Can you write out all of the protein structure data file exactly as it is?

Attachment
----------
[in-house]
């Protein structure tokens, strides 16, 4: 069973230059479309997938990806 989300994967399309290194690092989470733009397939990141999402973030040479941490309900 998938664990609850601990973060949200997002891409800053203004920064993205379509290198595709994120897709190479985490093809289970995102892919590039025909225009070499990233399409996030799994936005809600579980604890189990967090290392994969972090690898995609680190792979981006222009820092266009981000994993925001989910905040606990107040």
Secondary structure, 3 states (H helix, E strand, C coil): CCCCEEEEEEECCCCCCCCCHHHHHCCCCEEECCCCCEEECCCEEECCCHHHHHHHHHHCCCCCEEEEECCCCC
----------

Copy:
[in-house]
């Protein structure tokens, strides 16, 4: 069973230059479309997938990806 989300994967399309290194690092989470733009397939990141999402973030040479941490309900 998938664990609850601990973060949200997002891409800053203004920064993205379509290198595709994120897709190479985490093809289970995102892919590039025909225009070499990233399409996030799994936005809600579980604890189990967090290392994969972090690898995609680190792979981006222009820092266009981000994993925001989910905040606990107040």
Secondary structure, 3 states (H helix, E strand, C coil): CCCCEEEEEEECCCCCCCCCHHHHHCCCCEEECCCCCEEECCCEEECCCHHHHHHHHHHCCCCCEEEEECCCCC